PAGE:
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I have given this much thought over the years, collecting coins has always been a hobby - the history and the academic numismatic challenge the main driving forces. As the collection, and hence its value, grew I have had to consider some of the coins as 'investments' hence the move to graded coins was important for me as the difference in 'value' between similar grades grew. With graded coins when the kids inherit the collection they are less at the mercy of dealers/auction houses where grades of EF, AU and UNC may all be given for the same coin and hence very different 'prices/estimates' as a result. With graded coins my kids can then look up prices online to get a good idea of the value and if a coin is sold at auction in an MS63 slab then the market will determine the value which is probably fairer.

Overall I would hope the collection at least maintains its value and my records suggest that holding for at least 20 years will hopefully see an increase - and hopefully I would have learnt something along the way.

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20 hours ago, jackson64 said:

Keep it as a hobby is my advice-- between buyers costs, sellers fees, paypal, shipping and the dollar's decline in value.. there are far better investments than collector grade coins. Sorry to be a negative nelly--I'm happy as a collector and will continue to do so, but I don't lie to myself and think that my collections are going to rocket up in value and be a nest egg for my retirement or progeny.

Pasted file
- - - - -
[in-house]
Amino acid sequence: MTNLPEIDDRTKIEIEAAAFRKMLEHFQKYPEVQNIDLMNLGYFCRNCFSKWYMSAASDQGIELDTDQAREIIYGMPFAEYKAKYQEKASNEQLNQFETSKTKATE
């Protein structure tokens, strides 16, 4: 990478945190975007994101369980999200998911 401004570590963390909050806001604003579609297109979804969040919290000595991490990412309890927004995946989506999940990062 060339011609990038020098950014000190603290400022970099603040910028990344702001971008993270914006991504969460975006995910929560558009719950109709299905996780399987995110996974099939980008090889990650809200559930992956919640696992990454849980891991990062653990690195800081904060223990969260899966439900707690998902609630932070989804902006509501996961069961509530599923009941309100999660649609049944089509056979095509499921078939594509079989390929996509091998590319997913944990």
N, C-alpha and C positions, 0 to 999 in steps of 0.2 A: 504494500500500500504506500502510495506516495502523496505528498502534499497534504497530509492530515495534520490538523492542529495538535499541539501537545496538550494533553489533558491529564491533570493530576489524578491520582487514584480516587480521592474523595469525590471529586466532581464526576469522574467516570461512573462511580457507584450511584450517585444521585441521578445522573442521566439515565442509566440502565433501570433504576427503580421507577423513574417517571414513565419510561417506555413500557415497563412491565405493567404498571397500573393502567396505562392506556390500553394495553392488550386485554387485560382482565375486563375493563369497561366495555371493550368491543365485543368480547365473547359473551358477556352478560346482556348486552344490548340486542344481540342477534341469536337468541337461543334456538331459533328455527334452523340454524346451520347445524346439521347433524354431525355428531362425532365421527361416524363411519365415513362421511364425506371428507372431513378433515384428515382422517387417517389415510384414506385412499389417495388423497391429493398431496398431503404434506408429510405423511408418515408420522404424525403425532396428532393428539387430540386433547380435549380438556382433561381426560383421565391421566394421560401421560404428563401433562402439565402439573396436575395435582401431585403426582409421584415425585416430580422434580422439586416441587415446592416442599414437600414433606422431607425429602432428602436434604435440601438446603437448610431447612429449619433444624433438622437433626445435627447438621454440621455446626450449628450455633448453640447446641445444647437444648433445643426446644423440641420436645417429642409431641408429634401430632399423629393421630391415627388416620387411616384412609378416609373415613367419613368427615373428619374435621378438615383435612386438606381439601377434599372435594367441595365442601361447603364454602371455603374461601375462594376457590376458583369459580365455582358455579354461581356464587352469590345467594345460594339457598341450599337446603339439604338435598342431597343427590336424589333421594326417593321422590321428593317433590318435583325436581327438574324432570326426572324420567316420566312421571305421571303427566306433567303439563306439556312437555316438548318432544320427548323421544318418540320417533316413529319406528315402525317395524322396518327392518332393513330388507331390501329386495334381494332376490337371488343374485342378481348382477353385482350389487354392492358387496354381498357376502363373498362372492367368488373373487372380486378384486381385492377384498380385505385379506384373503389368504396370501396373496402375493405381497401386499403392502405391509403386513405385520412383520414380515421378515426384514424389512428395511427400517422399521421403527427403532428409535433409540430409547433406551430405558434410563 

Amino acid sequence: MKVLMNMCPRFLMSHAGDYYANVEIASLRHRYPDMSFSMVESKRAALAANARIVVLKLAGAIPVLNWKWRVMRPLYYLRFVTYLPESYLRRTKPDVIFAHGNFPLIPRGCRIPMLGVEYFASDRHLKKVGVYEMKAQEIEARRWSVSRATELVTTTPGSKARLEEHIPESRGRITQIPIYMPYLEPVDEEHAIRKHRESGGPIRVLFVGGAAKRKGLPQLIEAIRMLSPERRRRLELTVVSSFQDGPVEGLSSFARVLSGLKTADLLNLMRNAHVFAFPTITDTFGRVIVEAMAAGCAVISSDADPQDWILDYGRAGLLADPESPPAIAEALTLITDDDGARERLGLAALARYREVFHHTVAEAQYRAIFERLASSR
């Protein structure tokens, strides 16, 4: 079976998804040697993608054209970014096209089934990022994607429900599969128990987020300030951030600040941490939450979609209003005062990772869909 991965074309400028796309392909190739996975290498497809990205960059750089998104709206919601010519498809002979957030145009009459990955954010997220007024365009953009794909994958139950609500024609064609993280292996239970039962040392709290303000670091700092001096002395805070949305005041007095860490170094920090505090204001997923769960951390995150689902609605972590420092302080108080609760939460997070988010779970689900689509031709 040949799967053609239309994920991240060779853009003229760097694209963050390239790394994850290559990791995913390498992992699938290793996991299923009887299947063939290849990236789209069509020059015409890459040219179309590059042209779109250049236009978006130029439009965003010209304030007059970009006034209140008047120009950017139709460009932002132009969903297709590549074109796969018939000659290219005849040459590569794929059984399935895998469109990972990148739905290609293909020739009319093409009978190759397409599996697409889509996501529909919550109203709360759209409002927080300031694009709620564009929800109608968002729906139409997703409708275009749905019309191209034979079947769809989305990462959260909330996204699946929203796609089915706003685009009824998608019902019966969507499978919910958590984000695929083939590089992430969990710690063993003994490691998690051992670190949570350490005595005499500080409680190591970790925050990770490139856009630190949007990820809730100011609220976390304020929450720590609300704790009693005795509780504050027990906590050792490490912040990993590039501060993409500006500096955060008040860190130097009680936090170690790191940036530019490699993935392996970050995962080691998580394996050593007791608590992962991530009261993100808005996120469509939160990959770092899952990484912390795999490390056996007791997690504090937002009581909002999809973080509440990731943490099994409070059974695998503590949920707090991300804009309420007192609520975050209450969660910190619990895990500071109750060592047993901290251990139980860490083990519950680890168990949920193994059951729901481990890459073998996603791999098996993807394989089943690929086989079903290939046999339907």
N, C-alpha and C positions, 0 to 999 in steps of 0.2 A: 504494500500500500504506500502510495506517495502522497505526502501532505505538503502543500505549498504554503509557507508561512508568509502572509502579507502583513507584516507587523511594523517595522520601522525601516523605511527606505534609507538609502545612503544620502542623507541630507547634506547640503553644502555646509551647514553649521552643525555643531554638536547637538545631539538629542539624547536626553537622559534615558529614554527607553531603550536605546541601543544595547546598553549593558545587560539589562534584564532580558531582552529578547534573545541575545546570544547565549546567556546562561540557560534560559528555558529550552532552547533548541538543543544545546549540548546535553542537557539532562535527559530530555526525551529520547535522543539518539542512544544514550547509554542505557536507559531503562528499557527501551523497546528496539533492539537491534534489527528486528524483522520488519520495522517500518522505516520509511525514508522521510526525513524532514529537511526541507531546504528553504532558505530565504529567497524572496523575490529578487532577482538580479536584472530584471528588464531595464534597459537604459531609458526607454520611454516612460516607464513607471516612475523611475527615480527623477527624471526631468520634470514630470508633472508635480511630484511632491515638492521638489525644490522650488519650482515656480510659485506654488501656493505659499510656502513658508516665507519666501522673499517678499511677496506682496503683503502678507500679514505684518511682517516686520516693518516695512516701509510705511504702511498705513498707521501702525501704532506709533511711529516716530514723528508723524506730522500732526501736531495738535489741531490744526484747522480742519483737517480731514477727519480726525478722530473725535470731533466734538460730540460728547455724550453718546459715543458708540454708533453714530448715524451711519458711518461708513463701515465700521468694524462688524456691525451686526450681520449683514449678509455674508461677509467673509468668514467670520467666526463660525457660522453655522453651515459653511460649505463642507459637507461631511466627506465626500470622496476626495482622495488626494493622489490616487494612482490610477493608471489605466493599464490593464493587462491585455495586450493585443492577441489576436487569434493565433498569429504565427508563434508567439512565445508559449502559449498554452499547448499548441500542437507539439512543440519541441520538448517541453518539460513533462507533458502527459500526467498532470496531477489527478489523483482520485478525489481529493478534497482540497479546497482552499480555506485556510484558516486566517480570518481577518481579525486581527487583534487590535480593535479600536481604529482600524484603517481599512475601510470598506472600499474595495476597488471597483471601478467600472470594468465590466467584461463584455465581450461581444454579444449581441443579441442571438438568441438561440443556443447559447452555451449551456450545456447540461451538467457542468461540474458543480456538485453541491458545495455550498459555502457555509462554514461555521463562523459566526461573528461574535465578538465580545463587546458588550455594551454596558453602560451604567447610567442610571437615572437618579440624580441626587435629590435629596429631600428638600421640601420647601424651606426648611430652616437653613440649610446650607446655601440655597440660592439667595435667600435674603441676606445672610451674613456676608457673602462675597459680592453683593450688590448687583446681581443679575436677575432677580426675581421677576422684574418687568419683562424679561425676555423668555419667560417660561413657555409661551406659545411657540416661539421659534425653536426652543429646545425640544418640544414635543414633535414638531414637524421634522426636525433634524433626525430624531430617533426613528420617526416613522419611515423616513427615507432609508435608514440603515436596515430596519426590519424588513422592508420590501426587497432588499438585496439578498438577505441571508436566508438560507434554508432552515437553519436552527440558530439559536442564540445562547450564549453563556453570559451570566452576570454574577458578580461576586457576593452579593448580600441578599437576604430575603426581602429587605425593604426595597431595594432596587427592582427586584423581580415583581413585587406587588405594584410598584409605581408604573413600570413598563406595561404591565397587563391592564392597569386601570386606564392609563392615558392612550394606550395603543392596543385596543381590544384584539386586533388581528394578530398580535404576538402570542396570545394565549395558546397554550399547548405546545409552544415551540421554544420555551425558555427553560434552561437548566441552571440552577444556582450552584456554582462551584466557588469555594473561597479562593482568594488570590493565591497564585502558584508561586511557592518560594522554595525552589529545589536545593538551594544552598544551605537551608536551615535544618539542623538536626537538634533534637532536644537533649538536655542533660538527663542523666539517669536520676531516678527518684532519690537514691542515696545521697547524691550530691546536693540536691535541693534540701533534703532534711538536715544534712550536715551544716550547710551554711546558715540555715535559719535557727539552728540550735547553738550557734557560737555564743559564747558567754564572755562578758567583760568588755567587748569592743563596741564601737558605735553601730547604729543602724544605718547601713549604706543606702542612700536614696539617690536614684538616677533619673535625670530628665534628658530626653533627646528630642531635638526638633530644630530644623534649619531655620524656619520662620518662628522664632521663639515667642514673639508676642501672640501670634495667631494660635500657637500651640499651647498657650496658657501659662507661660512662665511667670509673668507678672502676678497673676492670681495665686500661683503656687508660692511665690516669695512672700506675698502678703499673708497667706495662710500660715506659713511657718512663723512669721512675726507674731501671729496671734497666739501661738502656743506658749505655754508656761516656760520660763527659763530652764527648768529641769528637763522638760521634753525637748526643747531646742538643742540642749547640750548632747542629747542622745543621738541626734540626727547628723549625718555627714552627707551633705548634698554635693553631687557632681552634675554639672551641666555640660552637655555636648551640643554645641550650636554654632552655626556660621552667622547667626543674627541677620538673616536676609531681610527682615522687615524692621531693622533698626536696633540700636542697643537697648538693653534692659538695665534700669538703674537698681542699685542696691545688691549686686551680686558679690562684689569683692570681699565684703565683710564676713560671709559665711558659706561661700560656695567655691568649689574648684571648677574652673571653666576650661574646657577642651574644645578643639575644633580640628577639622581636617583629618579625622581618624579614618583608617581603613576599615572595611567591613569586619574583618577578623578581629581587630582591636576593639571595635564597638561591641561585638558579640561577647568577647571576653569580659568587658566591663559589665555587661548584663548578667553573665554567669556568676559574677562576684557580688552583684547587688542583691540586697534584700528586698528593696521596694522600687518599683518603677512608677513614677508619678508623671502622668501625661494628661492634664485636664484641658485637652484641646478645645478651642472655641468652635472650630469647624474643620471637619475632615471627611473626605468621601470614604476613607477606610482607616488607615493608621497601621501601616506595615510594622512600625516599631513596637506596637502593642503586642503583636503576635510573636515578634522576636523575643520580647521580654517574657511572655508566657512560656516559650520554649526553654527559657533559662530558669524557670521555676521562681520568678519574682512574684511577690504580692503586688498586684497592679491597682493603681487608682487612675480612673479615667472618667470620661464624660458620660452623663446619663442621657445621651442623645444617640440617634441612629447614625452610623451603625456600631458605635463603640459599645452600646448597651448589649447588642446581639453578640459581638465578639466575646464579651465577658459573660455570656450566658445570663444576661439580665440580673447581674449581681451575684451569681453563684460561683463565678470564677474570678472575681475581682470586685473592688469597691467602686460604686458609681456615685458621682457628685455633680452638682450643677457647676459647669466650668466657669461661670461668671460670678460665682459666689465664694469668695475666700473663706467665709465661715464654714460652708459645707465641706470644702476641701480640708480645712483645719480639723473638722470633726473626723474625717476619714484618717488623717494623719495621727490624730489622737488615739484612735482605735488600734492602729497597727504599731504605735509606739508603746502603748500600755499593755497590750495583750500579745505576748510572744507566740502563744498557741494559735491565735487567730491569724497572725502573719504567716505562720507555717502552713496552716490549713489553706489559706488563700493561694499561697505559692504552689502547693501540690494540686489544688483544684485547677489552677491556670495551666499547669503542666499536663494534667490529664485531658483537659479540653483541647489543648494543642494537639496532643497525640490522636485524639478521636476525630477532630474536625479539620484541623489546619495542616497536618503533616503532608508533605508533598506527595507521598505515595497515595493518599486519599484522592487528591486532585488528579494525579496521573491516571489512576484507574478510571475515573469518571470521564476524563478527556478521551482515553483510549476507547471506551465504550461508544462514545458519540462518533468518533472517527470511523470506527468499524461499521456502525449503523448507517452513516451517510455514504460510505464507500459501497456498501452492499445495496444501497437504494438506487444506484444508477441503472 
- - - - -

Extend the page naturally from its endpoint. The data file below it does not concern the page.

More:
I couldn't agree more with what you said. My collection of Icelandic coins will never go up very much...If I'm really lucky maybe 1% to 3% a year at best ..( if I'm real lucky ) . I see my collection as a mission ...A mission to build the best set possible at almost any cost . I have spent over the years far more on grading as well as NCS conservation on any coin I feel that it will help with the appearance of the coin even if the coin is only worth maybe $40 bucks I will never get back what I have spent over the years....But that doesn't matter to me ..

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A few months ago I talked to another collector who recalled a conversation where-in he and someone else agreed that, if they had tried to build their collections today, buying graded coins and not ones they “discovered” themselves, they never could have afforded to build their collections because prices have gone up so much.

I'm pretty sure that was me, and if not, it certainly could have been.  As you say, the answer to your question is It depends...

I am most certainly a collector/numismatist, but I can't afford to overpay for a coin just because I want it.  My coins really are part of my retirement portfolio, so from that perspective I have to treat my collection as an investment.  In my case, the answer to your question depends only on whether I already own a particular piece or I'm still searching for one.  I'd like the price to remain low until I acquire a registry grade specimen and rise dramatically thereafter.  The easiest (and riskiest) way to do that is to find a reasonably priced high grade raw coin and submit it for certification.  I've also had some luck buying certified specimens and having them crossed or upgraded, either to a higher grade or by adding a variety attribution to the label.  I lose a lot more auctions than I win, but it's pretty sweet when I can get a great coin at at a good price.

Fortunately, I've had more winners than losers, so I'm going to keep at it until it's time to sell.

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3 hours ago, coin928 said:

I'm pretty sure that was me, and if not, it certainly could have been.  As you say, the answer to your question is It depends... 

I don't call people out; I just reference ideas from outside sources. lol